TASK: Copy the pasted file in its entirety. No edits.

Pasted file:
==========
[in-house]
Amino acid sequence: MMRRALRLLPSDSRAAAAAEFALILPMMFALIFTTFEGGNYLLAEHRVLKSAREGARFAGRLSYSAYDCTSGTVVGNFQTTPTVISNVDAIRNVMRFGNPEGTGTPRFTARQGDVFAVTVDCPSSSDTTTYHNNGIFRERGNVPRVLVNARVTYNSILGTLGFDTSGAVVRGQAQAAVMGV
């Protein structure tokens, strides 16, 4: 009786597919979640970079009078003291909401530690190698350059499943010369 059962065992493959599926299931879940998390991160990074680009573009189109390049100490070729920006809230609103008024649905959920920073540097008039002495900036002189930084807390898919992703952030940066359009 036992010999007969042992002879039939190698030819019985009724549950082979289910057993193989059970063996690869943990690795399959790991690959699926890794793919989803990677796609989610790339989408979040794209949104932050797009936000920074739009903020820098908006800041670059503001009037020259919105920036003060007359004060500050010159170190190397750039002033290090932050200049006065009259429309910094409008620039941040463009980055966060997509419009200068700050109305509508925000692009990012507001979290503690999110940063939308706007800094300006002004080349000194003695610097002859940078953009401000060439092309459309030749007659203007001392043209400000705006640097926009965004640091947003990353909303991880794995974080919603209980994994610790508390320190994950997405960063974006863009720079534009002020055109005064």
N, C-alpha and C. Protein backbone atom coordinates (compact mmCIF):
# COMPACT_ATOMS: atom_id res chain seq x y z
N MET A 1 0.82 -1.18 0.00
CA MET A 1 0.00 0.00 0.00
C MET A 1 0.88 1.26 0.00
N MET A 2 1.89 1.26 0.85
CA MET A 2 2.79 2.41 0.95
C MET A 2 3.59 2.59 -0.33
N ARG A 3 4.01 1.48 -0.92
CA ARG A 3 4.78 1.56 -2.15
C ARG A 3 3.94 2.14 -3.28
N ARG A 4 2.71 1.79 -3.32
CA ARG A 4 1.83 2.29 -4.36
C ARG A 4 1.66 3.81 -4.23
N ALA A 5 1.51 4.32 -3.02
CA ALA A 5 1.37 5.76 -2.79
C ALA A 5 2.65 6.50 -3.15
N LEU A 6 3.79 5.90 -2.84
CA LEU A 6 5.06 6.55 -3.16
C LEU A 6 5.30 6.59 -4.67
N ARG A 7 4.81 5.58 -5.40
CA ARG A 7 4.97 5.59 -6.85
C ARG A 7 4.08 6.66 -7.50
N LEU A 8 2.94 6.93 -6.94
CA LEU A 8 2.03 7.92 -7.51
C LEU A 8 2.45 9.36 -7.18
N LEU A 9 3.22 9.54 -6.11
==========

[in-house]
Amino acid sequence: MMRRALRLLPSDSRAAAAAEFALILPMMFALIFTTFEGGNYLLAEHRVLKSAREGARFAGRLSYSAYDCTSGTVVGNFQTTPTVISNVDAIRNVMRFGNPEGTGTPRFTARQGDVFAVTVDCPSSSDTTTYHNNGIFRERGNVPRVLVNARVTYNSILGTLGFDTSGAVVRGQAQAAVMGV
């Protein structure tokens, strides 16, 4: 009786597919979640970079009078003291909401530690190698350059499943010369 059962065992493959599926299931879940998390991160990074680009573009189109390049100490070729920006809230609103008024649905959920920073540097008039002495900036002189930084807390898919992703952030940066359009 036992010999007969042992002879039939190698030819019985009724549950082979289910057993193989059970063996690869943990690795399959790991690959699926890794793919989803990677796609989610790339989408979040794209949104932050797009936000920074739009903020820098908006800041670059503001009037020259919105920036003060007359004060500050010159170190190397750039002033290090932050200049006065009259429309910094409008620039941040463009980055966060997509419009200068700050109305509508925000692009990012507001979290503690999110940063939308706007800094300006002004080349000194003695610097002859940078953009401000060439092309459309030749007659203007001392043209400000705006640097926009965004640091947003990353909303991880794995974080919603209980994994610790508390320190994950997405960063974006863009720079534009002020055109005064």
N, C-alpha and C. Protein backbone atom coordinates (compact mmCIF):
# COMPACT_ATOMS: atom_id res chain seq x y z
N MET A 1 0.82 -1.18 0.00
CA MET A 1 0.00 0.00 0.00
C MET A 1 0.88 1.26 0.00
N MET A 2 1.89 1.26 0.85
CA MET A 2 2.79 2.41 0.95
C MET A 2 3.59 2.59 -0.33
N ARG A 3 4.01 1.48 -0.92
CA ARG A 3 4.78 1.56 -2.15
C ARG A 3 3.94 2.14 -3.28
N ARG A 4 2.71 1.79 -3.32
CA ARG A 4 1.83 2.29 -4.36
C ARG A 4 1.66 3.81 -4.23
N ALA A 5 1.51 4.32 -3.02
CA ALA A 5 1.37 5.76 -2.79
C ALA A 5 2.65 6.50 -3.15
N LEU A 6 3.79 5.90 -2.84
CA LEU A 6 5.06 6.55 -3.16
C LEU A 6 5.30 6.59 -4.67
N ARG A 7 4.81 5.58 -5.40
CA ARG A 7 4.97 5.59 -6.85
C ARG A 7 4.08 6.66 -7.50
N LEU A 8 2.94 6.93 -6.94
CA LEU A 8 2.03 7.92 -7.51
C LEU A 8 2.45 9.36 -7.18
N LEU A 9 3.22 9.54 -6.11